In all, Bob brings Clark the heart of his ex-wife, the balls of a driver who angered Clark, the tongue of a debt collector that enraged Clark, and the heads of his ex-step-children. Clark is at an impasse when Bob presents him with the severed heads, which clearly cannot be ground up in the garbage disposal as-is. The police arrive with a search warrant just as Clark is pulverizing the teenagers’ heads with a hammer, and Clark ends up in a padded cell. From the psych ward, Clark continues to entreat the audience to sympathize with his rage and dissatisfaction, insisting that Bob is real and that Bob loves him.
In the end, Clark’s mania can easily be couched in terms of schizophrenic delusion. Speaking psychoanalytically, Bob in “The Finger” is an embodied outgrowth of Clark’s repressed rage. Consider Bob’s unprompted, grisly killings and Clark’s complicity in cleaning up behind Bob. Why did Bob kill who he killed? He naturally went after the sources of Clark’s seething indignation. When Clark ends up in his padded cell, the viewer is left wondering… was Bob real? Does it matter if Bob was real? No matter how you slice it, Bob and Clark did the killing together, and it was Clark and his careless way with booze that engendered Bob in the first place.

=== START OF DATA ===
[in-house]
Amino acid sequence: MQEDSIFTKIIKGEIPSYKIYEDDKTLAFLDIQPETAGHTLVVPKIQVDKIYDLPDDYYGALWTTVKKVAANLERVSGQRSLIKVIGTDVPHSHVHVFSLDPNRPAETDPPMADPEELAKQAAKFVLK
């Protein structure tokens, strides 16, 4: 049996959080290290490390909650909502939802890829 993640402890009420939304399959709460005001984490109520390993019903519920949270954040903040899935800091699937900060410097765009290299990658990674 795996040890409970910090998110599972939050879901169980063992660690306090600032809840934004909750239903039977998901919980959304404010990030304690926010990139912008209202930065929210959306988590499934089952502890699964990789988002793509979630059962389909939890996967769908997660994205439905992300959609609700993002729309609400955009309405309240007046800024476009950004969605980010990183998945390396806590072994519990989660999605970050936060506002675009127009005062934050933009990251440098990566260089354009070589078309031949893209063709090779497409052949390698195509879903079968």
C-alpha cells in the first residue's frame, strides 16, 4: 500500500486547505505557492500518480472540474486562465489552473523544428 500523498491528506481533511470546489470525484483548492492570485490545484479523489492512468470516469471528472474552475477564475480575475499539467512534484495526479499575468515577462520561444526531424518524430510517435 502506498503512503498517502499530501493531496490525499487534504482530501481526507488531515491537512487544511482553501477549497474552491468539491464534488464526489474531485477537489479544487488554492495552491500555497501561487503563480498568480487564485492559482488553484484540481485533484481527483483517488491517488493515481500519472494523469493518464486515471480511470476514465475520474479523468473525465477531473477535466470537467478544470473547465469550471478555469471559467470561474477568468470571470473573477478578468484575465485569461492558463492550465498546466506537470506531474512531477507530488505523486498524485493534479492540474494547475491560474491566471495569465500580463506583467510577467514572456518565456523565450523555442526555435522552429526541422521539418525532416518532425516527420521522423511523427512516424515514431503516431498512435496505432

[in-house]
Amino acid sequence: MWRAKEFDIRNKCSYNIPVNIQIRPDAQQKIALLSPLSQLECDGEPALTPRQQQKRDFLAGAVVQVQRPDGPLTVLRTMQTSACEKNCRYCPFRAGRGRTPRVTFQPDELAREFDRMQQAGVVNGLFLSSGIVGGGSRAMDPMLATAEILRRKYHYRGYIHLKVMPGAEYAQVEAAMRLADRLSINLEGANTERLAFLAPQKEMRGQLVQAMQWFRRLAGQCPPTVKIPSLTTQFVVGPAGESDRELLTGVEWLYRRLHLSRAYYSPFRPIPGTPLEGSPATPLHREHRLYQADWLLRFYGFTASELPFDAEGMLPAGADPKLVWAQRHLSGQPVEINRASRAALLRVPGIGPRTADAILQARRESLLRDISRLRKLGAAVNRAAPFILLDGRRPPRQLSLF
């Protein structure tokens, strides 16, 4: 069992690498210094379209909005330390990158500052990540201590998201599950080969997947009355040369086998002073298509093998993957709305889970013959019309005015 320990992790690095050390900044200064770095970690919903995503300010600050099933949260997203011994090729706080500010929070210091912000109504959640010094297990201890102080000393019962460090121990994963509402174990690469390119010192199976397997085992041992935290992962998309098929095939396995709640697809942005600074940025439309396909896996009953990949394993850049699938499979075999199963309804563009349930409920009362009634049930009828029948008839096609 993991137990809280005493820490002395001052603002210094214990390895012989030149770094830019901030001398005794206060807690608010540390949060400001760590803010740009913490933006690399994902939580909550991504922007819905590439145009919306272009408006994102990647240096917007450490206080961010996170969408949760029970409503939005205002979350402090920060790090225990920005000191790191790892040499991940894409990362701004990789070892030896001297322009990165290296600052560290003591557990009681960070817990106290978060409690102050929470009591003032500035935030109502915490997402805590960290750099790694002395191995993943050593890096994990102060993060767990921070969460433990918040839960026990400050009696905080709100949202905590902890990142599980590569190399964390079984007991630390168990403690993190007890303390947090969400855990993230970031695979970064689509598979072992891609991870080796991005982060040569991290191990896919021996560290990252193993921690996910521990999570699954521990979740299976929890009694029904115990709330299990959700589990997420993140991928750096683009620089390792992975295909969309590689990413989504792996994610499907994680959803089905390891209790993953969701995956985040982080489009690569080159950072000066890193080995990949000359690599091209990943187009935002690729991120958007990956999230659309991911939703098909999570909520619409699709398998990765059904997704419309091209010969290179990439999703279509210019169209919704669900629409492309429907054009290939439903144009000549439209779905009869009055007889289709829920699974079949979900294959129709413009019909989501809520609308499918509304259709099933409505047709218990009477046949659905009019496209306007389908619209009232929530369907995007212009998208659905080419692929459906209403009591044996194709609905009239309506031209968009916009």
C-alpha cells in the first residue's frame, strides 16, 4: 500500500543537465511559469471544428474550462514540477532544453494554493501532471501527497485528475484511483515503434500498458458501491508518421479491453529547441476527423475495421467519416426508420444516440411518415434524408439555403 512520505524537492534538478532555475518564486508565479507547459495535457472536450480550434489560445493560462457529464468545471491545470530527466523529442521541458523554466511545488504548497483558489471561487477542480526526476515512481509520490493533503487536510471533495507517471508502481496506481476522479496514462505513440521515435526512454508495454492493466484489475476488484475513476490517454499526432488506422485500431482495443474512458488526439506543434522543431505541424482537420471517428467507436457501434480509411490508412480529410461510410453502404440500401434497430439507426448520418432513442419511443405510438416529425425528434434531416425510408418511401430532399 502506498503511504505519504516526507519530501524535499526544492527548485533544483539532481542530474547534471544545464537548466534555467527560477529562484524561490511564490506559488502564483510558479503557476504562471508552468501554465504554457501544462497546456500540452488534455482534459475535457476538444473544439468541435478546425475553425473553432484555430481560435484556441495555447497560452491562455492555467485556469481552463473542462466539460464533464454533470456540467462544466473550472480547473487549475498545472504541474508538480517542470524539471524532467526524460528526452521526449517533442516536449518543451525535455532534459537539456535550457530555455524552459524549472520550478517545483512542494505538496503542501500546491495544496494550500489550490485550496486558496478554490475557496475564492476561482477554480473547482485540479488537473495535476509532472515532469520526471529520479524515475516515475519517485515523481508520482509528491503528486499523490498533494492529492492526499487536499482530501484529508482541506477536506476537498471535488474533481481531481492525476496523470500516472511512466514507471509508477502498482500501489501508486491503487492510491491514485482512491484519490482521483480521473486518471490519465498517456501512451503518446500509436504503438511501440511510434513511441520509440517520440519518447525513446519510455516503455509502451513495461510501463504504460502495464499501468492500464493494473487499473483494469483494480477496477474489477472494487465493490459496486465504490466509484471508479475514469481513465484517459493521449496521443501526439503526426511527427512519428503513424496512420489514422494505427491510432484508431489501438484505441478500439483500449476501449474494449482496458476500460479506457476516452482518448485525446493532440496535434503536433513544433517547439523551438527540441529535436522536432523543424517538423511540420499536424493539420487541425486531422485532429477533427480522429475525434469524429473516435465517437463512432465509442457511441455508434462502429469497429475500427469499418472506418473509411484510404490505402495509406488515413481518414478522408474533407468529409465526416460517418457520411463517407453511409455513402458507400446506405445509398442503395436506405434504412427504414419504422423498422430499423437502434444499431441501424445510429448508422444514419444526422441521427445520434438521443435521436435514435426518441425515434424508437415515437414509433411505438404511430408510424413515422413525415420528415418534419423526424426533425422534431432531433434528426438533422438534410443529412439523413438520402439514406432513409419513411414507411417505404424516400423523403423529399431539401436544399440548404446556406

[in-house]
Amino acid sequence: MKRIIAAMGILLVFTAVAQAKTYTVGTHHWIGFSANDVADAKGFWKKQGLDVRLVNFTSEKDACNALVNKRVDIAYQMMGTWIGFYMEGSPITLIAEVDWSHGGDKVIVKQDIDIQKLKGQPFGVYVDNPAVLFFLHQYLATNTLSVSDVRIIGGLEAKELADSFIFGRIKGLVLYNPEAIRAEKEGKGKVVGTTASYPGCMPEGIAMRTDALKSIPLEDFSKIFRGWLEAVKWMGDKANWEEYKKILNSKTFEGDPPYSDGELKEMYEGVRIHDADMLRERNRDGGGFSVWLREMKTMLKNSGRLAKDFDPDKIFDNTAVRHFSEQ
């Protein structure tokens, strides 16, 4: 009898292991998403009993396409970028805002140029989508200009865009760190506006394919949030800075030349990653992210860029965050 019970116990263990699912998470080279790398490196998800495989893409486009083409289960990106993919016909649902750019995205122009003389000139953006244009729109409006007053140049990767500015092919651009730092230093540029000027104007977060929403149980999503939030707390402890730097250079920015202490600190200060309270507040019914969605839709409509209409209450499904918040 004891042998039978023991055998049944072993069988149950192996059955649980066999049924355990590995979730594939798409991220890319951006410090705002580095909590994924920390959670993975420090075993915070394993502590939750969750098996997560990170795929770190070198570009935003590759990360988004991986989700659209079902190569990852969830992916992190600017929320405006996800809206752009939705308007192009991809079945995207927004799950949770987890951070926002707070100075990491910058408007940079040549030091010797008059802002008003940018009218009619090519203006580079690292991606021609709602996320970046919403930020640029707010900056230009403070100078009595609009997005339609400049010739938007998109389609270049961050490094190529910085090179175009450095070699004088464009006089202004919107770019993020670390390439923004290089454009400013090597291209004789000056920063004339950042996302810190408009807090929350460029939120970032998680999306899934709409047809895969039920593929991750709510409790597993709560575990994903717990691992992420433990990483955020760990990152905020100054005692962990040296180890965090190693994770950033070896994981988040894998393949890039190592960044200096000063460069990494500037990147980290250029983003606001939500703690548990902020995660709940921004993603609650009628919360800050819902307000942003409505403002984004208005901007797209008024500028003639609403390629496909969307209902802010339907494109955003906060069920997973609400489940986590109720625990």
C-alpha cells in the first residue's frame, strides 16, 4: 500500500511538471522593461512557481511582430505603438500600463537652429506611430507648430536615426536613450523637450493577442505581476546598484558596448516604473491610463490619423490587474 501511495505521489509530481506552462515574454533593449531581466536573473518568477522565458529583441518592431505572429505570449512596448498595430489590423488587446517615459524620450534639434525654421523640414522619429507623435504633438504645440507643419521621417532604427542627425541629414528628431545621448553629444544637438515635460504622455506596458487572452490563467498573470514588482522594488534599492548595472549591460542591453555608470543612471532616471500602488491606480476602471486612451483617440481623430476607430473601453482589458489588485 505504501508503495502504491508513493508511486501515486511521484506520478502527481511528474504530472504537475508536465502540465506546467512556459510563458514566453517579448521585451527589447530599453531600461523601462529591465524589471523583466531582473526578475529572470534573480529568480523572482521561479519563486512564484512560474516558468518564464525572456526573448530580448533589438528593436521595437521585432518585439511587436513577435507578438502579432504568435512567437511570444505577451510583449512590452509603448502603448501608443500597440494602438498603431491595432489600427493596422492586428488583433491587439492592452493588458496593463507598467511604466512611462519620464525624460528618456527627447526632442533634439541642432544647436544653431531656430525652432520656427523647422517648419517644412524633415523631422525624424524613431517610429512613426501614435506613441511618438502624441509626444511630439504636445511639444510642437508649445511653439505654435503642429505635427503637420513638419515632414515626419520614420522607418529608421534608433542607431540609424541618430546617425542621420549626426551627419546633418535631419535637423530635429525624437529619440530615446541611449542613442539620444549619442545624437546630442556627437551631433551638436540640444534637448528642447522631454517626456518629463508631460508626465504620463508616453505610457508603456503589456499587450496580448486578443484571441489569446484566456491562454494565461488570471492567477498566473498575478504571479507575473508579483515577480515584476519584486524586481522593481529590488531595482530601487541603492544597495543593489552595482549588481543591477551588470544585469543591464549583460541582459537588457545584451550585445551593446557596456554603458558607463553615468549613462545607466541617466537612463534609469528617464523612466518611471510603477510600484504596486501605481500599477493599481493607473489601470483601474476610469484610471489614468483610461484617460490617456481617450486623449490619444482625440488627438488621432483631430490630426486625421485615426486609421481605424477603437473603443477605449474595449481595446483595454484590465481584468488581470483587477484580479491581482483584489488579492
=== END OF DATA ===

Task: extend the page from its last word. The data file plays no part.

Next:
Remember, it was only when Clark brought The Finger into his home and spilled beer on it that Bob came into being. Clark’s implicit alcoholism is thus explicitly linked with the outward expressions of his murderous rage, as personified by Bob. The viewer of Creepshow is starkly reminded of the mutated version of alcoholic Richie Grenadine in “Gray Matter” from Episode 1.
Like with the monster that generated from a mutagen in beer and multiplied exponentially, alcohol is again linked to the mysterious, exponential growth of a murderous monster in “The Finger.” This interconnected thematic element that links alcohol to monstrosity, unnatural growth, and murder underscores Creepshow’s traditional role in providing morality tales that are cloaked in thrilling, over-the-top horror stories.
We have David J. Schow to thank for writing “The Finger.” Schow is a horror novel writer and screenwriter who is widely known for writing The Texas Chainsaw Massacre: The Beginning. Schow himself is credited with coining the term splatterpunk, which refers to a literary horror movement from the 1980s that presents graphic depictions of violence in a countercultural ideological context. This story, in its film adaptation as directed by Greg Nicotero, arises to the splatterpunk ethos, providing an angsty yet unflinchingly gory depiction of a frustrated man’s inner demons being gradually animated by his own Finger.